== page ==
Aesthetics aside, there was much to commend about Michigan State’s win, not only for its elimination of Virginia, one of the nation’s best and most disciplined teams, but for the accomplishment a Sweet 16 berth marks for a team that lost three key starters from last year’s Elite Eight team. Tom Izzo, now in his 13th Sweet 16 in the last 18 seasons, was choked up and as hoarse as ever in his postgame TV interview. “These guys surprised me this year,” he said, and soon the national conversation turned to how surprising any of that should be under Izzo’s stewardship.
The Spartans head to Syracuse for the East Regional, seemingly the tournament’s most open and unpredictable. One matchup will pair up-and-down No. 8 North Carolina State, the lone vanquisher of a top seed thus far, against No. 4 Louisville, which has ridden its defense and the continued emergence of Terry Rozier to weather the February dismissal of point guard Chris Jones. The Spartans’ matchup would have made that look like chalk had 11th-seeded Dayton been able to continue its undermanned, undersized run against Oklahoma. For a while it seemed the Flyers would do just that, launching a 15-0 run to put the Sooners on the midgame ropes, but Dayton’s legs finally gave out in its sixth game in 10 days, as it went nine minutes without a field goal late in the second half. The Flyers would have pulled within two with a minute left had Sooners guard Buddy Hield not made one of the young tournament’s most impressive plays, backpedaling to defend Scoochie Smith in transition before blocking his finger roll at the rim. Alas, those looking for a region of total chaos will have to settle for one in which the top two seeds were sent home before the Sweet 16 for the first time since 2004.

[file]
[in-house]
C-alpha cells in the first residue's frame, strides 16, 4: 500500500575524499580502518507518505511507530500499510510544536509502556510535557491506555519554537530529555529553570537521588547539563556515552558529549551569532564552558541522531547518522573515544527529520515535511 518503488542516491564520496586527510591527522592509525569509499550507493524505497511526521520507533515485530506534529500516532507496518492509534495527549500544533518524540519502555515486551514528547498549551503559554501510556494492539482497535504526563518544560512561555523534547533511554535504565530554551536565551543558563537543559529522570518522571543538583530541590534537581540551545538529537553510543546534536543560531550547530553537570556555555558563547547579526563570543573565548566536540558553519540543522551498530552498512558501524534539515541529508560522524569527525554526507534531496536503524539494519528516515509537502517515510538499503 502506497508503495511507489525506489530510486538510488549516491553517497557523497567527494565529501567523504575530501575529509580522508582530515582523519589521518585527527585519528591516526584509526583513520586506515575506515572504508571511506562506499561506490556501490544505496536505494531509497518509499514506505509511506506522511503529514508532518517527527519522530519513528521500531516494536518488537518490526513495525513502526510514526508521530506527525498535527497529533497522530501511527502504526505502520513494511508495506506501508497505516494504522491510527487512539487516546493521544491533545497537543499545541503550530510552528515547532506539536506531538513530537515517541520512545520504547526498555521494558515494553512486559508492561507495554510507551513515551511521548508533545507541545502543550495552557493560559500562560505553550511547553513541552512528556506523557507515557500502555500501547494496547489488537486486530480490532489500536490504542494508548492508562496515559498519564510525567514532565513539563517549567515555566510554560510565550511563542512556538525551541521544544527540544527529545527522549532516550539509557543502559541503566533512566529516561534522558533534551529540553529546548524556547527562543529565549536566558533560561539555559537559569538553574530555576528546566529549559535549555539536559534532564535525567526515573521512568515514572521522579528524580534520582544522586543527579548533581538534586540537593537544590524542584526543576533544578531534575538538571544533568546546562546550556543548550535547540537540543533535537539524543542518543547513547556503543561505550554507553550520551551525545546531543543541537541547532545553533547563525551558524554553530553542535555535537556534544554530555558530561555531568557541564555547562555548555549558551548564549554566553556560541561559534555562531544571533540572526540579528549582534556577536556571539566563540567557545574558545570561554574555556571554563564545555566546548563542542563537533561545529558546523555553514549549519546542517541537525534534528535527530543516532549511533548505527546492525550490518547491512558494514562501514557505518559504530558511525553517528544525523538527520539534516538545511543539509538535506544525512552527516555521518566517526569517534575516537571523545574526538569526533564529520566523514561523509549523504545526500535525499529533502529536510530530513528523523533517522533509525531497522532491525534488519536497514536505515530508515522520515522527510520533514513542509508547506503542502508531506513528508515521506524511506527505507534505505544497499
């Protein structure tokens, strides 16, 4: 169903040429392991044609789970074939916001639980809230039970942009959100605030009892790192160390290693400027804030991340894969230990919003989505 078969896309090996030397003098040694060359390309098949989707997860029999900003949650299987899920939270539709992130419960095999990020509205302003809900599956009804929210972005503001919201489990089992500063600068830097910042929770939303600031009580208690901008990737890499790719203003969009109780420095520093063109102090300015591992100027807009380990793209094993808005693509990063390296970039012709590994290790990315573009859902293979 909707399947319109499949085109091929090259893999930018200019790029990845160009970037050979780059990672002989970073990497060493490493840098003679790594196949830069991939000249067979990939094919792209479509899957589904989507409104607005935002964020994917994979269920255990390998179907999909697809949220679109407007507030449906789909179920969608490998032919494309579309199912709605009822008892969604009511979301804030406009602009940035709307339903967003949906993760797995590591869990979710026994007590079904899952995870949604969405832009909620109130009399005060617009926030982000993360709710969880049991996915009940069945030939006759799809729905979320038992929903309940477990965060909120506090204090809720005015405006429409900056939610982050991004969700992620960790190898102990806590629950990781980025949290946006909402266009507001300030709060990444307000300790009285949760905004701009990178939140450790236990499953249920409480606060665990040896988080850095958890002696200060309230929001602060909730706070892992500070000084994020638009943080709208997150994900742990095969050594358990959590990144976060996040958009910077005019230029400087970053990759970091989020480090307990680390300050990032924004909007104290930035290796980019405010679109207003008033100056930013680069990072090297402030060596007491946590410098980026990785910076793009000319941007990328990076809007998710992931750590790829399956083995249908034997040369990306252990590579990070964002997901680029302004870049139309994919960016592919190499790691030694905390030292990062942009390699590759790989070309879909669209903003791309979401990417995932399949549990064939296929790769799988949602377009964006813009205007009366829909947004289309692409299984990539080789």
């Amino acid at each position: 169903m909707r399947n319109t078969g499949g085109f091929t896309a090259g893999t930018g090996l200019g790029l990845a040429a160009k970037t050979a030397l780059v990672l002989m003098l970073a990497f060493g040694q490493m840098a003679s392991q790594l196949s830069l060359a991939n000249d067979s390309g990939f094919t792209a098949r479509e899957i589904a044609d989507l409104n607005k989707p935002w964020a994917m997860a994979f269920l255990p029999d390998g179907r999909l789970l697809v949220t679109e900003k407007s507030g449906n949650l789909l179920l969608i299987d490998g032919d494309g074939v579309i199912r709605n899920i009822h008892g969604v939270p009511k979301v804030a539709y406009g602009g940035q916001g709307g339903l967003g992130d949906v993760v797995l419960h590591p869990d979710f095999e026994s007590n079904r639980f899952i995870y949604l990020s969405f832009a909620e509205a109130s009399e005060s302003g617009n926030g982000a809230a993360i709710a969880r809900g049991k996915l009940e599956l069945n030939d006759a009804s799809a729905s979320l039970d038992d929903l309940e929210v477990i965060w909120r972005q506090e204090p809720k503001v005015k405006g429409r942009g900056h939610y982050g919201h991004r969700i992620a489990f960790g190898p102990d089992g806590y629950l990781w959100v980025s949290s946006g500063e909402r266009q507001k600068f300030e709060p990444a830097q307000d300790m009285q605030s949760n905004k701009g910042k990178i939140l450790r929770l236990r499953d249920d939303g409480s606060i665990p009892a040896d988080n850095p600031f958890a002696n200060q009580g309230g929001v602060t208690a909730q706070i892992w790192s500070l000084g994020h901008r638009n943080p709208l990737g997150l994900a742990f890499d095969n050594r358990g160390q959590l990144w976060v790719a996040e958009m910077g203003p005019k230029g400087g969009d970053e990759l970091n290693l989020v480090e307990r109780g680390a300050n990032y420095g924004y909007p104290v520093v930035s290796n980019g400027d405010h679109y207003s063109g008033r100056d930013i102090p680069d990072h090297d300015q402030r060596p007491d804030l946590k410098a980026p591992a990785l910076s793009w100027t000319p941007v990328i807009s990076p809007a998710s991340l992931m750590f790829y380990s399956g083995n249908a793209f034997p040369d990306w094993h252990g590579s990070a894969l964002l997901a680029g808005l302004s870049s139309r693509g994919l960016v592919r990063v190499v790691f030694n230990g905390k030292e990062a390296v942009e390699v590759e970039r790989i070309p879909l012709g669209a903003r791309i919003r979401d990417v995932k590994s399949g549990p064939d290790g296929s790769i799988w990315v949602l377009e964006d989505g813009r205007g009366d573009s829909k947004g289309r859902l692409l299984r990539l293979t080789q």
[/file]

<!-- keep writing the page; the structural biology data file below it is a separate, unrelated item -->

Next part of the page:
Outside of Virginia, the rest of Sunday’s top seeds held serve. On opposite ends of the South, Gonzaga kept pace with Duke’s dominance in its manhandling of Iowa, snapping the Zags’ five-year losing streak in the Round of 32. Wisconsin, though never safe until the closing minutes, withstood a mighty 30 points from Oregon guard Joseph Young despite an off night from deep. Greater tests await.
If the East now seems the most jumbled and the South seemingly defined by two top seeds’ collision course, it is the Midwest that offers next weekend’s most tantalizing hypothetical. Should Wichita State beat Notre Dame, it may find itself face to face with the biggest, bluest elephant in the room: undefeated Kentucky, which ruined the Shockers’ own perfect season in last year’s tournament. That game was an instant classic, as compelling as it was cruel in its first-weekend placement. A rematch with a Final Four trip on the line would surpass even Wichita State’s overdue date with Kansas for sheer clear-cut, readily digestible allure.
Should the Shockers advance that far, they will do so with a new fan among their supporters. Kansas governor Sam Brownback, who was heartily booed when shown on the jumbotron in Omaha, celebrated Wichita State’s win in the team locker room Sunday, having ditched the split-school T-shirt he sported during the game for a yellow number declaring the Shockers to be “KINGS OF KANSAS.” In his second term as governor, he is ineligible for re-election, and thus has no political standing to inflate or endanger. He is simply on the bandwagon, charging full speed ahead into a second week of madness.